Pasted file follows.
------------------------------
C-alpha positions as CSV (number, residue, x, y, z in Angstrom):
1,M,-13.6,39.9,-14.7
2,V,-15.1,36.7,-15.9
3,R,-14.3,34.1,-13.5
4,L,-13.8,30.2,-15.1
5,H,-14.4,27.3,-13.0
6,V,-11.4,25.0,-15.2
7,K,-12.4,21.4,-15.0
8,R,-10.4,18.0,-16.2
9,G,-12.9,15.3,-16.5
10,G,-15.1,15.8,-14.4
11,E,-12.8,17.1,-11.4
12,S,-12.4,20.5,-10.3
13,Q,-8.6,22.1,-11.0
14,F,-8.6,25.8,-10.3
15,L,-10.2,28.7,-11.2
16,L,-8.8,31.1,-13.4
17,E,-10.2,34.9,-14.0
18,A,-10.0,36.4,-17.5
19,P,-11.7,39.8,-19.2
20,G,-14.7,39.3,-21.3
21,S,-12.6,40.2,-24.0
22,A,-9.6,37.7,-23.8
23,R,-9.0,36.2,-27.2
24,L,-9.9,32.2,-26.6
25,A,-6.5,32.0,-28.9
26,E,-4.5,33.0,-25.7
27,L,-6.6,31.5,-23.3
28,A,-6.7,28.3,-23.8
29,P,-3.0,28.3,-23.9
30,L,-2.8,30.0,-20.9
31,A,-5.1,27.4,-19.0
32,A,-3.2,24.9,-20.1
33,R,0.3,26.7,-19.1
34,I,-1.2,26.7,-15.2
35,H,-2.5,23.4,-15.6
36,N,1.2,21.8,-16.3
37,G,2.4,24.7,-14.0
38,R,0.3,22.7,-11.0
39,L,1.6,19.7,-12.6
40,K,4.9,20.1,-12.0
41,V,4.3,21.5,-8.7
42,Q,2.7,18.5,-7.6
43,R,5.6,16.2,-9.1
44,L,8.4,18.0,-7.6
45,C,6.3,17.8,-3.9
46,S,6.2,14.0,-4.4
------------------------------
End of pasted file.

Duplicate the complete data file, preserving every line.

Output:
C-alpha positions as CSV (number, residue, x, y, z in Angstrom):
1,M,-13.6,39.9,-14.7
2,V,-15.1,36.7,-15.9
3,R,-14.3,34.1,-13.5
4,L,-13.8,30.2,-15.1
5,H,-14.4,27.3,-13.0
6,V,-11.4,25.0,-15.2
7,K,-12.4,21.4,-15.0
8,R,-10.4,18.0,-16.2
9,G,-12.9,15.3,-16.5
10,G,-15.1,15.8,-14.4
11,E,-12.8,17.1,-11.4
12,S,-12.4,20.5,-10.3
13,Q,-8.6,22.1,-11.0
14,F,-8.6,25.8,-10.3
15,L,-10.2,28.7,-11.2
16,L,-8.8,31.1,-13.4
17,E,-10.2,34.9,-14.0
18,A,-10.0,36.4,-17.5
19,P,-11.7,39.8,-19.2
20,G,-14.7,39.3,-21.3
21,S,-12.6,40.2,-24.0
22,A,-9.6,37.7,-23.8
23,R,-9.0,36.2,-27.2
24,L,-9.9,32.2,-26.6
25,A,-6.5,32.0,-28.9
26,E,-4.5,33.0,-25.7
27,L,-6.6,31.5,-23.3
28,A,-6.7,28.3,-23.8
29,P,-3.0,28.3,-23.9
30,L,-2.8,30.0,-20.9
31,A,-5.1,27.4,-19.0
32,A,-3.2,24.9,-20.1
33,R,0.3,26.7,-19.1
34,I,-1.2,26.7,-15.2
35,H,-2.5,23.4,-15.6
36,N,1.2,21.8,-16.3
37,G,2.4,24.7,-14.0
38,R,0.3,22.7,-11.0
39,L,1.6,19.7,-12.6
40,K,4.9,20.1,-12.0
41,V,4.3,21.5,-8.7
42,Q,2.7,18.5,-7.6
43,R,5.6,16.2,-9.1
44,L,8.4,18.0,-7.6
45,C,6.3,17.8,-3.9
46,S,6.2,14.0,-4.4